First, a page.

Nazma Khan’s World Hijab Day website proclaims a religious cause, but it’s okay for it to be practiced in public schools for cultural and liberal reasons of inclusion.
It would follow that a Christian Day, or Jewish Day, in a public school, focused on a religious practice like baptism or wearing a yarmulke is not okay, because the Judeo-Christian majority thing makes everything different.
A closer look at Khan’s website on the World Hijab Day movement demonstrates the liberal event reasons for involving public schools lack sense if schools are consistent in not indoctrinating and promoting religious practices during school.
World Hijab Day, scheduled February 1, is an administration and faculty-promoted event. It takes place during the operation of school hours, involving class-room activities also.
Khan said in a video posted prominently on her website that her creator made wearing the hijab a matter of law, and the faithful wearing of a hijab uniform makes one Hijabi.
“I chose to cover up to obey my creator and to make a statement about my identity as a Muslim woman,” Khan said.
She said further that she faced persecution, called names like Batman and ninja, and she was even spat upon. She used a boy’s entrance to her public high school because the girls were especially fierce.
She was eventually confronted by a group of boys also, she added.
This was intensely more uncomfortable in college, in the aftermath of the September 11, 2001, Islamic terror attacks in New York, Virginia and Pennsylvania that killed thousands. She felt the ire every day.
“Being a Hijabi is a direct sign saying that she is a Muslim,” Khan said.
She graduated and opened a Hijabi clothing business, selling hijab while promoting her World Hijab Day website: inviting all to try on the uniform of the Muslim faith for women.
Khan said that with great success, World Hijab Day helps Muslim women to embrace faithfulness to the religious practice of daily Hijabi – making a lifetime commitment.
“This is an apologetic form of self-expression,” Khan said.
One participant that Khan’s website celebrates is interviewed as sharing her conversion to becoming Hijabi.
“By next World Hijab Day, I will be proud to say I have been Hijabi for a whole year, insu-Allah,” she said.
Others interviewed noted that they were Christian, but “love our Muslim sisters,” and Pagan, but vow with friends to wear the hijab for a full year.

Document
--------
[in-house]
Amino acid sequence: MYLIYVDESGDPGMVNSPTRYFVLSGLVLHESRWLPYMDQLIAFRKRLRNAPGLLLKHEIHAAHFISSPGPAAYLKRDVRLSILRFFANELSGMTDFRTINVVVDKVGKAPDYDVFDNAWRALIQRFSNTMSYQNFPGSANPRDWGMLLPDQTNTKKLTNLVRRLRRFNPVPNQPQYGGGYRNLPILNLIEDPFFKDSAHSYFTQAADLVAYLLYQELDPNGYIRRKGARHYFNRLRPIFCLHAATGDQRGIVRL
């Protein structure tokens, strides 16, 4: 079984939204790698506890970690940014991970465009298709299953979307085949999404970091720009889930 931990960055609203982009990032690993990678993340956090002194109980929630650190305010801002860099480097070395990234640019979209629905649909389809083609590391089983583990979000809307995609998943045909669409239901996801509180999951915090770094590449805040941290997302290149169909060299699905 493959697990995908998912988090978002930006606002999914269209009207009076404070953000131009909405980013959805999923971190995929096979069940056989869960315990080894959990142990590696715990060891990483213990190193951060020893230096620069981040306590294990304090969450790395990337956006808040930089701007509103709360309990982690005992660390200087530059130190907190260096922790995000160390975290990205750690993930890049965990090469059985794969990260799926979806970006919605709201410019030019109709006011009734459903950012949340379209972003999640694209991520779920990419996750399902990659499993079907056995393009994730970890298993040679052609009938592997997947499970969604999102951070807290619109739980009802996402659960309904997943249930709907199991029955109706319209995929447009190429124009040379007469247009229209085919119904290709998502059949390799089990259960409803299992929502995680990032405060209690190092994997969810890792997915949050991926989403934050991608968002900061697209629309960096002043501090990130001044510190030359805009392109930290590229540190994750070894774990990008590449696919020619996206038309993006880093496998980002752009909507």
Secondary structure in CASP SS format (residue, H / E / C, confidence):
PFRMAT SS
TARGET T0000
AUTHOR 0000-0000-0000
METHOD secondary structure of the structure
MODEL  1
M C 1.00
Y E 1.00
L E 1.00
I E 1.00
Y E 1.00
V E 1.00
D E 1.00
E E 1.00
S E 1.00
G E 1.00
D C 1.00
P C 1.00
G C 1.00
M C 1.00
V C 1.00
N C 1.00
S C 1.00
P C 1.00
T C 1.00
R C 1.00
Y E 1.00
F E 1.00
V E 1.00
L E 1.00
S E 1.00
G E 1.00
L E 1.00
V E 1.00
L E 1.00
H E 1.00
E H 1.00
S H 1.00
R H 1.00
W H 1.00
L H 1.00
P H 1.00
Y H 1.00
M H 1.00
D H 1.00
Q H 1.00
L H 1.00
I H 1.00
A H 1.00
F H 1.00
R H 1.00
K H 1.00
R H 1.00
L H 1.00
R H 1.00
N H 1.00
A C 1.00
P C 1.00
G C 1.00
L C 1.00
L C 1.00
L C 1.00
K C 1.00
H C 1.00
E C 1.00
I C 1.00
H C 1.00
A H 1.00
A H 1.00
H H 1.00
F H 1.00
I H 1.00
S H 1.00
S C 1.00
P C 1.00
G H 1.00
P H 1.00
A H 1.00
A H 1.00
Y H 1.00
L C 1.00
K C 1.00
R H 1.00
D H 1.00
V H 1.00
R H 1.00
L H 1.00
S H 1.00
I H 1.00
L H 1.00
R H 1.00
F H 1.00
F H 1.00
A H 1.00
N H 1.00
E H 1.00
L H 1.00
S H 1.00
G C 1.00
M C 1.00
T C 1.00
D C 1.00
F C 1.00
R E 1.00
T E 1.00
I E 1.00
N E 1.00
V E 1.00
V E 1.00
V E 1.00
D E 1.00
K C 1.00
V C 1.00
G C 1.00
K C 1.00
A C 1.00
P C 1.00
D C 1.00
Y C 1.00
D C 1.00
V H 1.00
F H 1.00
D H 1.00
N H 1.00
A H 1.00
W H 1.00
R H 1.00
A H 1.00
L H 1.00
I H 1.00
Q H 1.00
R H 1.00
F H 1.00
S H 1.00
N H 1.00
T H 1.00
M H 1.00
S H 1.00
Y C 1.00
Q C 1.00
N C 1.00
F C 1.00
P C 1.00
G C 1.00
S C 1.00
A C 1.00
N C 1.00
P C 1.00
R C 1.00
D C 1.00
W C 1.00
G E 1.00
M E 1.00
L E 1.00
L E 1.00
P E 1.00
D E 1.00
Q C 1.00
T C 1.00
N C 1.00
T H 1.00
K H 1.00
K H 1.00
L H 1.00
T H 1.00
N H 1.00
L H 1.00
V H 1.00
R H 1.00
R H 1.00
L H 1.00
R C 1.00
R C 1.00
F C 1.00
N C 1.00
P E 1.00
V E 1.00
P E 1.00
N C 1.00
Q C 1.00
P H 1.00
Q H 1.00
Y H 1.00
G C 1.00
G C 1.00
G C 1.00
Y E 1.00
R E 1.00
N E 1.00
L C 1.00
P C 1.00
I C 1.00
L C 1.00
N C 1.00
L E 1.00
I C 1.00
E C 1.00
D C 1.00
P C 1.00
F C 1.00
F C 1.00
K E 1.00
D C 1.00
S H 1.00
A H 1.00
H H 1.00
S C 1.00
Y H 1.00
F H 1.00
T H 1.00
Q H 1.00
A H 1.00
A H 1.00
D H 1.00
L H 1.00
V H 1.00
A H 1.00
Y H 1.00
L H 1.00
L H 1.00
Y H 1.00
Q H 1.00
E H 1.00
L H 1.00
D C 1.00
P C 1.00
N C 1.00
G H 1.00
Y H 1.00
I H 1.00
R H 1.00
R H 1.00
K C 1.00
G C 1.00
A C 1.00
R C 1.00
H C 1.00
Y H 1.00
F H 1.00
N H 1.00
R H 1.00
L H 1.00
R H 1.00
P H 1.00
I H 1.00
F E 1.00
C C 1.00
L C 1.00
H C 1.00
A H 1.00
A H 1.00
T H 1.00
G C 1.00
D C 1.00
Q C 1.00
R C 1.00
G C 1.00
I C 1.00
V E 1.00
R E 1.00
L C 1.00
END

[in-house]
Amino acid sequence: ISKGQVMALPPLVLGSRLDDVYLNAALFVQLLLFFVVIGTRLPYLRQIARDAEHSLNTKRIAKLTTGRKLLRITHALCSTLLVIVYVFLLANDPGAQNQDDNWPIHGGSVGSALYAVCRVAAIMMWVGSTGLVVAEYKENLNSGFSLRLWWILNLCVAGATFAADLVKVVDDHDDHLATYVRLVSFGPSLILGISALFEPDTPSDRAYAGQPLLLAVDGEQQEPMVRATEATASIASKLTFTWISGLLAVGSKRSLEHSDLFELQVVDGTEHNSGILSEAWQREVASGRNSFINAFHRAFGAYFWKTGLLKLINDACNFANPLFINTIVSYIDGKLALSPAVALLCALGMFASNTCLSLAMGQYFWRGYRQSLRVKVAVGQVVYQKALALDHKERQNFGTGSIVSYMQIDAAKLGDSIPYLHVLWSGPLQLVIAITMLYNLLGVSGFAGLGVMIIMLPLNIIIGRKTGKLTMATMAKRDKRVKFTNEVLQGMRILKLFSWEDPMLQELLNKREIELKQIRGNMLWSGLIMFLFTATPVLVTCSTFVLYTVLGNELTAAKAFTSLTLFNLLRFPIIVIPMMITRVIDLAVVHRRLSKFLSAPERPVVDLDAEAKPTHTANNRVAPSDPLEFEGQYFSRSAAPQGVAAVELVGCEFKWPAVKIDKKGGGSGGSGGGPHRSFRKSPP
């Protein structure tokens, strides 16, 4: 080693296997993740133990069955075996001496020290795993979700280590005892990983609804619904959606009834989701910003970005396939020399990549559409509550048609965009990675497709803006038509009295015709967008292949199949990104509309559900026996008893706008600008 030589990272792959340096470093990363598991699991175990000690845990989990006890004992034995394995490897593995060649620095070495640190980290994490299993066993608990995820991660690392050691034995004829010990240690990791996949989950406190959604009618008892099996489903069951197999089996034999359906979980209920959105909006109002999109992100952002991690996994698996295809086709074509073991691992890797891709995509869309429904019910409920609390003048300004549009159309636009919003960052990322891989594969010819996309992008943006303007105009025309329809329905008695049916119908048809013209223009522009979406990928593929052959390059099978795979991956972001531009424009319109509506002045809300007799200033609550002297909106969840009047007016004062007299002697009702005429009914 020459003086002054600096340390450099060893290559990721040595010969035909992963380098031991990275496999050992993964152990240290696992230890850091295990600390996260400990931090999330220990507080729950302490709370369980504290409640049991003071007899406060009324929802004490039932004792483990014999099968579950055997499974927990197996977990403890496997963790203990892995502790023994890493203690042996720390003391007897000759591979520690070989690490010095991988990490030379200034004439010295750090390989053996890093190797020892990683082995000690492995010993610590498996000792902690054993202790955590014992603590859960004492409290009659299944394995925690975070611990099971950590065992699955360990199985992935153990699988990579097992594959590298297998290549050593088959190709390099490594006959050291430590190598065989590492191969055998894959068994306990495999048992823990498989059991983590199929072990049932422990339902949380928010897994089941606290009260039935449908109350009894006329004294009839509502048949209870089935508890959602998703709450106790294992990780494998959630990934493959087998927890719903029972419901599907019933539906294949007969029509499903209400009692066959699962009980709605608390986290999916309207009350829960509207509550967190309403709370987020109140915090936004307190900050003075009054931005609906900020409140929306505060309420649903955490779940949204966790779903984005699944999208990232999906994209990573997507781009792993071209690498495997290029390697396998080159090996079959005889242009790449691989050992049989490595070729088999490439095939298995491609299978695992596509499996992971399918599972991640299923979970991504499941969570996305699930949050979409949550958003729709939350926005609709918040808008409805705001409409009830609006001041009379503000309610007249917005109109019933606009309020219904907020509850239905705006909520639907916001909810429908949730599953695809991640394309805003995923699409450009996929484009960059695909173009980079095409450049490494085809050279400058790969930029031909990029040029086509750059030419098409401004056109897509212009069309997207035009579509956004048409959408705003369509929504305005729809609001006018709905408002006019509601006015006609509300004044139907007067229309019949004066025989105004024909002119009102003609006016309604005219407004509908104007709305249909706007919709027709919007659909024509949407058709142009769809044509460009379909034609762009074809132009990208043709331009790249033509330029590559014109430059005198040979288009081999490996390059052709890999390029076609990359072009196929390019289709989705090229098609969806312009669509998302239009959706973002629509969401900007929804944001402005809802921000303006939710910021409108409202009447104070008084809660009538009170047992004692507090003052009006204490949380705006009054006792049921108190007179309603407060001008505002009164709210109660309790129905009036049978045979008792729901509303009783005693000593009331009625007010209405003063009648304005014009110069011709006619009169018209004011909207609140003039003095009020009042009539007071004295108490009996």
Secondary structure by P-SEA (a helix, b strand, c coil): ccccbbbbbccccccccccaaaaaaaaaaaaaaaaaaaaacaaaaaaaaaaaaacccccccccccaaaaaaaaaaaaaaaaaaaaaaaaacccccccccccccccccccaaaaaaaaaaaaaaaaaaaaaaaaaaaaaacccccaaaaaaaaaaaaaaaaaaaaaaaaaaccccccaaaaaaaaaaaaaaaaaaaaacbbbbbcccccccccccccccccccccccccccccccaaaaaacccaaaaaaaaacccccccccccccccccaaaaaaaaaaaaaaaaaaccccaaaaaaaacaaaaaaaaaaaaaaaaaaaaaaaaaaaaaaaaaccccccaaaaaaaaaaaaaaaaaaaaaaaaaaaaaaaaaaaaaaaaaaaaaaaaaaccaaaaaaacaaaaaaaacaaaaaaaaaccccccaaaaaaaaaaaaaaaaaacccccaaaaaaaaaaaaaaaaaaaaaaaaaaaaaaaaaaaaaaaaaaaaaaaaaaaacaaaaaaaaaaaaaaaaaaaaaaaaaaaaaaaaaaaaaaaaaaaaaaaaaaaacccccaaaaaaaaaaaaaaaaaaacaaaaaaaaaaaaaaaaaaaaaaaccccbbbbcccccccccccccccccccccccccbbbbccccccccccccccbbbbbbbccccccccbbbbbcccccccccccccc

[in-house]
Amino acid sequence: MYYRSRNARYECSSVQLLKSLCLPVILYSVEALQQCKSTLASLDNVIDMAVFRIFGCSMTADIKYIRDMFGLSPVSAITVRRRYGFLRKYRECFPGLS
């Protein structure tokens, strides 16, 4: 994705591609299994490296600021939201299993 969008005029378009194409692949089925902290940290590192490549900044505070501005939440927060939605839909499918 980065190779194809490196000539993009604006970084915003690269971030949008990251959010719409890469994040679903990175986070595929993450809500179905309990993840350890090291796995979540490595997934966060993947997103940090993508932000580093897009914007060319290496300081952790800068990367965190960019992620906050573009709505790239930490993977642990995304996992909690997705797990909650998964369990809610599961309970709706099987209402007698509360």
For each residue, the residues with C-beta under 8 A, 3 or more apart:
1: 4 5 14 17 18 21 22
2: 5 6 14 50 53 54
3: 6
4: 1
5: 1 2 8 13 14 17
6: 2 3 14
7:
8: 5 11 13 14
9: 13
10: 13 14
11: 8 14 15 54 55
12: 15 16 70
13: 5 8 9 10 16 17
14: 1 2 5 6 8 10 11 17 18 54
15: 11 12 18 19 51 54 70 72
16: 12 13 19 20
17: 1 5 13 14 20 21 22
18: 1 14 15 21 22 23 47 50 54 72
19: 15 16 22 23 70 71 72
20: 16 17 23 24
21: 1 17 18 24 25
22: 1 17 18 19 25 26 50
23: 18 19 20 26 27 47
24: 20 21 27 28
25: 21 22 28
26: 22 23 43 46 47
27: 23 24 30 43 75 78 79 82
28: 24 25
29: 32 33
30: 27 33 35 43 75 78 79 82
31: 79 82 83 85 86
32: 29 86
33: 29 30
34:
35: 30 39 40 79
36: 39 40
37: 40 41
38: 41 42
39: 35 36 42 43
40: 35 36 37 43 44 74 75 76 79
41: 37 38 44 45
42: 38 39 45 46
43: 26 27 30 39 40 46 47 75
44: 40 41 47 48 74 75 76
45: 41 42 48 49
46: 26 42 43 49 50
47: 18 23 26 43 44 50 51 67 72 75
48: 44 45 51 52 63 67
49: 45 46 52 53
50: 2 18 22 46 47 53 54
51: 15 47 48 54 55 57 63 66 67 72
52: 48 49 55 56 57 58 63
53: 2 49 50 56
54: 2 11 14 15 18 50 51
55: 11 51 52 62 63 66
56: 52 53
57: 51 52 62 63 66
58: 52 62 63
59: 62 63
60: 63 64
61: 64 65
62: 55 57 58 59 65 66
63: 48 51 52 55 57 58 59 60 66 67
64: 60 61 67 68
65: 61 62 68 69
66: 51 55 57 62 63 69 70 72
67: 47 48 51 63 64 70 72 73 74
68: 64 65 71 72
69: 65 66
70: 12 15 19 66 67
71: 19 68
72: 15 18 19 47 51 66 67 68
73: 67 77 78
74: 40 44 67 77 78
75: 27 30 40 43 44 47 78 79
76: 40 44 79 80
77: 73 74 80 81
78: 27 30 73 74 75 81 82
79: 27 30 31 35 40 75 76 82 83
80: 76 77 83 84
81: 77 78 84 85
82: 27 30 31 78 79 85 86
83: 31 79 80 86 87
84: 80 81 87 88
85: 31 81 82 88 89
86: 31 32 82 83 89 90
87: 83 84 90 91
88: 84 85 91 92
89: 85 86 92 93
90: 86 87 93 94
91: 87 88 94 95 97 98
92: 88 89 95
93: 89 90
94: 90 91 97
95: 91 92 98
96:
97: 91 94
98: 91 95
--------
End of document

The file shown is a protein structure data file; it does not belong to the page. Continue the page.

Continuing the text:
Also cited: Omar Suleiman; the Islamic sheikh assured the properly religious that World Hijab Day is not heretical or wrongfully innovative – noted as religious “bidha.”
the hijab is a part of true religion, and this is simply an opportunity to invite people to try it
It would be if it were a religious act, but as an act of religious advocacy, the invitation for non-Muslims to participate for a day is “dawah,” a form of proselytizing for the faith.
“The hijab is part of true religion, and this is simply an opportunity to invite people to try it,” Suleiman said.
Ismail Menk, an Islamic Mufti, said, “Like we have weekend street dawah once a month, or more or less, there is nothing wrong in doing this.”
They approve Khan’s efforts, placing Islamic authority behind her as “dai” – a declared promoter of Islam – for she invites or summons outsiders to true religion (dawah).
That declaration of her status is certified in part with the noted invitation on the website:
“We ask non-Muslim and non-Hijabi Muslim women worldwide to observe Hijab for a day.”
If the religious nature of being “Hijabi” were not clear enough, Khan offers added statements.
“The purpose behind her hijab is to obey her creator,” she noted. “God (Allah) legislated hijab to free her.”
She also stated, “He ordered hijab as an honor and sign of dignity for women.”
Numerous leaders and political authorities endorsed World Hijab Day on Khan’s website as a means of declaring solidarity with the religious practice of hijab, stating further their agreement with the movement to reduce religious bigotry and persecution against Hijabi.